by Kate Moses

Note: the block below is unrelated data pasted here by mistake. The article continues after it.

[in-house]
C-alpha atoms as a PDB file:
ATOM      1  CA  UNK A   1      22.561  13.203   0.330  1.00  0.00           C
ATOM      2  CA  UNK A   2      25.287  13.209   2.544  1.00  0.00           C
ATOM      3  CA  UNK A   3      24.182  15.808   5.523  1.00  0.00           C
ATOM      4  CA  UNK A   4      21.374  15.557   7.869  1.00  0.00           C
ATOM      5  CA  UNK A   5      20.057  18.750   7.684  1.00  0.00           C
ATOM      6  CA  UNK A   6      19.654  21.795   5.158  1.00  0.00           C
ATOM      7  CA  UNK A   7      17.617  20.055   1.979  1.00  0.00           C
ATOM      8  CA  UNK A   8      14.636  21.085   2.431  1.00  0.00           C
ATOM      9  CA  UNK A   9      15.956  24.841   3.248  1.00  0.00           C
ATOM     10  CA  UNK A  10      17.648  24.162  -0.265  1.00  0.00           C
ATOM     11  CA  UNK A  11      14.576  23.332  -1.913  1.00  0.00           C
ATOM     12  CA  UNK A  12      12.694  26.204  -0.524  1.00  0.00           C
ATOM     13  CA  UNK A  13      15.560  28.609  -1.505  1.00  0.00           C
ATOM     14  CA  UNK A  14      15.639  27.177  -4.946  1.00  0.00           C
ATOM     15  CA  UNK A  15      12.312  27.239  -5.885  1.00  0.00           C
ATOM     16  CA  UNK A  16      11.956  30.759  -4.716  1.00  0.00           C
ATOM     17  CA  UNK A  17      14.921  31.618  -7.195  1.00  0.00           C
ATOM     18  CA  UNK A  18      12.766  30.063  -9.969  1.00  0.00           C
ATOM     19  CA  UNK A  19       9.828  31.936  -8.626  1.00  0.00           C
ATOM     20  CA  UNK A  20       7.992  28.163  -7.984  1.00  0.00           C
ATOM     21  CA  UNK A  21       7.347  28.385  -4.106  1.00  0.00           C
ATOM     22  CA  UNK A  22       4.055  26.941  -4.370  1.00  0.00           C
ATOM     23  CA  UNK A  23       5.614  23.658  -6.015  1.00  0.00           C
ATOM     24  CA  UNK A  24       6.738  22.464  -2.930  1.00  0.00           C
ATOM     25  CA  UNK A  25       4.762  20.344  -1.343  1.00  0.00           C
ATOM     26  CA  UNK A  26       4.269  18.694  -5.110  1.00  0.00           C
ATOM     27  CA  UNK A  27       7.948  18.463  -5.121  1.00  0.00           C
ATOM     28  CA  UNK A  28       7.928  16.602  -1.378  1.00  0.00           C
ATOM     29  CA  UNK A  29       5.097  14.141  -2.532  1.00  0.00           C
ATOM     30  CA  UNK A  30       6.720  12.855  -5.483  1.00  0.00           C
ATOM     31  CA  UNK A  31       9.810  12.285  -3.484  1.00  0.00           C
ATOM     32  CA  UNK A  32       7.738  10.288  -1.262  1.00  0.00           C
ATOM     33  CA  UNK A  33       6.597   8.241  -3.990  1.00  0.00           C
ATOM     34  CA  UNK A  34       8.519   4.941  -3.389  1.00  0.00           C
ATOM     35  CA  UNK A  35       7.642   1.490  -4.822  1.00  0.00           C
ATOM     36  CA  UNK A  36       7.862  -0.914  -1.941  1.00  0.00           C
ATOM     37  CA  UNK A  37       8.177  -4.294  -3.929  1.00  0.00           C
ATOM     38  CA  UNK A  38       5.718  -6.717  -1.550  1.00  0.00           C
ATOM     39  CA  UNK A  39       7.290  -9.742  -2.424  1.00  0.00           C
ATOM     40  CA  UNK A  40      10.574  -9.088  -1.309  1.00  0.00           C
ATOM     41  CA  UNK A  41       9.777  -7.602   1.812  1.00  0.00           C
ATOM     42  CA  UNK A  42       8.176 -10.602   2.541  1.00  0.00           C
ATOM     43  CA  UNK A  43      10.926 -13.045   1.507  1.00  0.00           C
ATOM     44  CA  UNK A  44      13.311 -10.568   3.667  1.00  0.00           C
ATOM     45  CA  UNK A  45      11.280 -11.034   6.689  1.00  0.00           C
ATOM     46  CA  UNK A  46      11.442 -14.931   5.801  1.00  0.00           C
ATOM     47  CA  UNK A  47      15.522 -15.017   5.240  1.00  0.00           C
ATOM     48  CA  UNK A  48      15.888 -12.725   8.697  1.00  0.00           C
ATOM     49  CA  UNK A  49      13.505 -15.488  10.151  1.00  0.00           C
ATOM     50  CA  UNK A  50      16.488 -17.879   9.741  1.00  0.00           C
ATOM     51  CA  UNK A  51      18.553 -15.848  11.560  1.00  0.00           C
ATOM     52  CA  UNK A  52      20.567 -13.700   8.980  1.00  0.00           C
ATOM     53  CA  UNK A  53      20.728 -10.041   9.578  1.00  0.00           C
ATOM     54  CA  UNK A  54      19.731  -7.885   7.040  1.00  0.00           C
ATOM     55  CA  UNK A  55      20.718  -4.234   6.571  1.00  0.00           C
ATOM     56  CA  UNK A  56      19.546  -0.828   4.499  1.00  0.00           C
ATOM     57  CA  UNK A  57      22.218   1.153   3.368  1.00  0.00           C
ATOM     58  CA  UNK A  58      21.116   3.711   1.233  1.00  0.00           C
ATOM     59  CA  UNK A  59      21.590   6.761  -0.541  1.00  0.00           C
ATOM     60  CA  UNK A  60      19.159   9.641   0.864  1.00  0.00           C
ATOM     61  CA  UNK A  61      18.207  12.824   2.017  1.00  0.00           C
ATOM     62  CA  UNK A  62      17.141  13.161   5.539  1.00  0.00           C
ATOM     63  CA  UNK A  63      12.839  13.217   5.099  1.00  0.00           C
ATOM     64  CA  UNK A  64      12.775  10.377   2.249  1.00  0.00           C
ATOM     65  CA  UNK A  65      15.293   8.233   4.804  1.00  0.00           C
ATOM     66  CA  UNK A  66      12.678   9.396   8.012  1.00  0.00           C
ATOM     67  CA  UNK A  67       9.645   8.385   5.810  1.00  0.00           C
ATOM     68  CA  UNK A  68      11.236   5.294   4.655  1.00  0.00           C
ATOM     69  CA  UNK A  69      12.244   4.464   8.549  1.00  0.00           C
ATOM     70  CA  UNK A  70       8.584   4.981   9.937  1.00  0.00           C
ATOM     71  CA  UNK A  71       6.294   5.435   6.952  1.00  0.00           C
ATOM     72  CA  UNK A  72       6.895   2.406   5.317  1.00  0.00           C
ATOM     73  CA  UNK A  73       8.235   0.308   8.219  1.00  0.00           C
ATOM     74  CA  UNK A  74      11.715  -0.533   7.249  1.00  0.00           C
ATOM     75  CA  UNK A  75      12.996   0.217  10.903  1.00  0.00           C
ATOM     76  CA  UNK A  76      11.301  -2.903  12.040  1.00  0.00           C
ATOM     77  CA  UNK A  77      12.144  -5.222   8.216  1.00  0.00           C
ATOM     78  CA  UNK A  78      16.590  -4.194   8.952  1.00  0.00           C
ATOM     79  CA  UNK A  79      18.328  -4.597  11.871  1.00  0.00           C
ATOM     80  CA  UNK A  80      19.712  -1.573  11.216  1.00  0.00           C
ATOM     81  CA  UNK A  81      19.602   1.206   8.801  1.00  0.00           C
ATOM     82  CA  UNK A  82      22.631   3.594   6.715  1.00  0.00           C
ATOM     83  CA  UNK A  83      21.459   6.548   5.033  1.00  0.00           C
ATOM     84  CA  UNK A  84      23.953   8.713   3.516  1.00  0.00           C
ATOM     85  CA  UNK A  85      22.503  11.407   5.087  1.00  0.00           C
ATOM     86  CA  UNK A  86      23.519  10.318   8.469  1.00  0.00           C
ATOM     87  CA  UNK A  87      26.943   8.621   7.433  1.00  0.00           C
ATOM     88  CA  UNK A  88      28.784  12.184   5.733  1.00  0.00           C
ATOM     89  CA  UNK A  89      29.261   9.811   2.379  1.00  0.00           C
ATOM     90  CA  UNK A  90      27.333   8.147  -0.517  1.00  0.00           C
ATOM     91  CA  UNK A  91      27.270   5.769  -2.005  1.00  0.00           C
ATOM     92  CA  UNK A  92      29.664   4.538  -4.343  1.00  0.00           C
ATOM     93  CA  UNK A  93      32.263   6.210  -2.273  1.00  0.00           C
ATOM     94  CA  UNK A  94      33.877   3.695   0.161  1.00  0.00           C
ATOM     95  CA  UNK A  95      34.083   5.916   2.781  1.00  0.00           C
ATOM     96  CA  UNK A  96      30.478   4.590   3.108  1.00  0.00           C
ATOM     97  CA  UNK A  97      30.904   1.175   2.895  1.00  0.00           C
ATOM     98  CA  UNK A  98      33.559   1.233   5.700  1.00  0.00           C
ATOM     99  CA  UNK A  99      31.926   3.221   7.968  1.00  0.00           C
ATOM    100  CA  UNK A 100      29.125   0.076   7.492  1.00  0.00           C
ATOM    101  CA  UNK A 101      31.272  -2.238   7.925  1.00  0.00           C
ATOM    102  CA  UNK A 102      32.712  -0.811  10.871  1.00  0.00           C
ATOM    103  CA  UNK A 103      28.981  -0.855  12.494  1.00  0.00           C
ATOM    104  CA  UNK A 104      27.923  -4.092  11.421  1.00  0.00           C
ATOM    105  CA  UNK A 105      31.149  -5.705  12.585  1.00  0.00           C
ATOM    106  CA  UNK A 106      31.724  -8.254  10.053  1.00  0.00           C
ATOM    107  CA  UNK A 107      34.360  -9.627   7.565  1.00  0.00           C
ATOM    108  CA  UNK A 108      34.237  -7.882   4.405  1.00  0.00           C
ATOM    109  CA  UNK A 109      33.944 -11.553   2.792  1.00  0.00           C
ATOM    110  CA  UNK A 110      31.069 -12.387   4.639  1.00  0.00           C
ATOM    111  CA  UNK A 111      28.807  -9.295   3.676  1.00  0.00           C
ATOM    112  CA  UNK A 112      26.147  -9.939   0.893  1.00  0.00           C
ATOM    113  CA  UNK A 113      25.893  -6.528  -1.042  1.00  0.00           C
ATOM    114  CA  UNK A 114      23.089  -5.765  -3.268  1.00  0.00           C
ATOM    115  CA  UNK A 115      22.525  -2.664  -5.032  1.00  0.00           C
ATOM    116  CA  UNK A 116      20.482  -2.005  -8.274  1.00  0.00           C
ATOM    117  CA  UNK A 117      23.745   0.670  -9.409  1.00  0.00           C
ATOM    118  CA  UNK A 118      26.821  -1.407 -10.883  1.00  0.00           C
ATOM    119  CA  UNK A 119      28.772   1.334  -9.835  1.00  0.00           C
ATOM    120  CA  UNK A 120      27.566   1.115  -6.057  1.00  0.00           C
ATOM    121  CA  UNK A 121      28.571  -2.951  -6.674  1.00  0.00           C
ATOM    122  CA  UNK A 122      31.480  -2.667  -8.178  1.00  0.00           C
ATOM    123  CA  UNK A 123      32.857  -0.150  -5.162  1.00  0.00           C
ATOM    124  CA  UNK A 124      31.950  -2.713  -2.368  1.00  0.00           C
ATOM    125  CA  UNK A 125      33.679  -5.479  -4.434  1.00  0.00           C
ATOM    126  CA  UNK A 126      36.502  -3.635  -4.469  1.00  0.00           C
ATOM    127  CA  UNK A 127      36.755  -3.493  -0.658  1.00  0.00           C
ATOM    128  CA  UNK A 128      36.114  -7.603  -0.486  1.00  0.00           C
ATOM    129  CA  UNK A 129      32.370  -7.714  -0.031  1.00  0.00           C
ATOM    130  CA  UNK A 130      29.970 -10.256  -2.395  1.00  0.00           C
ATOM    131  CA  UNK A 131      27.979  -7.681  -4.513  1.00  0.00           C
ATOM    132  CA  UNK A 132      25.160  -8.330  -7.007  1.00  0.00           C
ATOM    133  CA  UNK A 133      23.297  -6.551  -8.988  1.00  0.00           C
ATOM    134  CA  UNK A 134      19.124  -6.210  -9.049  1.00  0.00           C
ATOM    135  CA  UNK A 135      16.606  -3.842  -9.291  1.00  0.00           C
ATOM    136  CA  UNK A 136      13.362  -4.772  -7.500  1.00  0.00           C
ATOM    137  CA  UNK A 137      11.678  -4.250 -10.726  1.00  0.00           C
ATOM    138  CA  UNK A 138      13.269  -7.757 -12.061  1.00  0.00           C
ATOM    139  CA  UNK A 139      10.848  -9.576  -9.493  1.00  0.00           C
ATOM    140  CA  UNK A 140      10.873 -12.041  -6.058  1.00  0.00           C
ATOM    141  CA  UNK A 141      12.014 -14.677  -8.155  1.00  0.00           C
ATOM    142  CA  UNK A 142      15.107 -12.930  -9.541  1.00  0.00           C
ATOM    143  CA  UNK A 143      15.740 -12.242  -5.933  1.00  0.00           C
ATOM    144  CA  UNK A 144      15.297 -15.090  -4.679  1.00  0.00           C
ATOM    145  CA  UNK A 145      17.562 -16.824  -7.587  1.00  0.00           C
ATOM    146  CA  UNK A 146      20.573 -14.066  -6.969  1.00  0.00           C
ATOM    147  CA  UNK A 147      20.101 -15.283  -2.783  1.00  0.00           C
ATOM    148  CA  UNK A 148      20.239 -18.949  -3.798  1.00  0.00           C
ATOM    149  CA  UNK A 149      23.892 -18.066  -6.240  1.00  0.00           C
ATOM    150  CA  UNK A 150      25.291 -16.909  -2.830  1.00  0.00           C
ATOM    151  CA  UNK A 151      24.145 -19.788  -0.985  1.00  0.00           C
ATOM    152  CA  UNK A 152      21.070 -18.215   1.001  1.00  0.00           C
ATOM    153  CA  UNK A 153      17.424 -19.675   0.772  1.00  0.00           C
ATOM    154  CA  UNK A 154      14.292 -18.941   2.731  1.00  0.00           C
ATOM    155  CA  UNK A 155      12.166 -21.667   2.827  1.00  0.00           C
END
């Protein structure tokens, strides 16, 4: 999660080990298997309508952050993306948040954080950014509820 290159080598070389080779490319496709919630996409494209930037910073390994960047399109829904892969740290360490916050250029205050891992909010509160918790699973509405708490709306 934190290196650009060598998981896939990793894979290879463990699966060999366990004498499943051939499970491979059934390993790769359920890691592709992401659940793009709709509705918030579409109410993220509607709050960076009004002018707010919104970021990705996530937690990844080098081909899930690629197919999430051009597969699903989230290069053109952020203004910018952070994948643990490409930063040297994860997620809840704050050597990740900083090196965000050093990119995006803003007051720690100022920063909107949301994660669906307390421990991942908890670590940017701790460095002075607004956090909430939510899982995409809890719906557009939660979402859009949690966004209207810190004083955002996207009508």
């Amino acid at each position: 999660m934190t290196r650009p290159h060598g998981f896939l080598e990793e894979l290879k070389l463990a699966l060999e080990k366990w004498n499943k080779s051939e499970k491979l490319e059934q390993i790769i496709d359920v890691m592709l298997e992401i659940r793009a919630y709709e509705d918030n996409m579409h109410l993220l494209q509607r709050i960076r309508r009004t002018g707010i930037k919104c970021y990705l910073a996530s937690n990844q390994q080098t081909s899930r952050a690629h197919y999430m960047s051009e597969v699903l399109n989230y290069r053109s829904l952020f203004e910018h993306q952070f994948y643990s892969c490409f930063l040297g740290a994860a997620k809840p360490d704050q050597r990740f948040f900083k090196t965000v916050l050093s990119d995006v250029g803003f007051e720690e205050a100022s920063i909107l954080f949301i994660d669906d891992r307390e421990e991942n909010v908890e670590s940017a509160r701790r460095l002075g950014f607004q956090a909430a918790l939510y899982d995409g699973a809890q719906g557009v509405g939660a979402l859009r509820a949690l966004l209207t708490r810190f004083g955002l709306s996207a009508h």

I am not a foodie, although some of my best friends are.  Thus, there’s no way I would have picked up Kate Moses’s Cakewalk to read but for the photograph on the cover, which made me smile.  (See, you can judge a book by its cover!) I continued reading it because Moses is a writer of salutary talents.  And if I hadn’t read it, I would have missed not only an affecting memoir, but also some recipes that I feel sure—if I were a baker— I would immediately try out. If my oven works. Luckily, those friends of mine who do bake have—in return for lending them the book—let me try  samples of the ever-so-tasty results of several of Moses’s recipes.  Mainly focused on her life during the 1960s and 70s, her memoir is marked by parental discord and differences (her mother and father were spectacularly unsuited to one another), frequent moves, and a thorny family history.  Cooking (and reading) were her lifelines out of the unhappy situations she found herself in.  Each chapter includes a recipe, and each—from cheese cake to linzer tort, from spiced pecan cake to chocolate truffles—sounds more scrumptious than the one before.  One bit of advice I feel compelled to give:  brownies, page 209.  Thanks to my friend Jeanette, I know the first version (with walnuts) is amazing.


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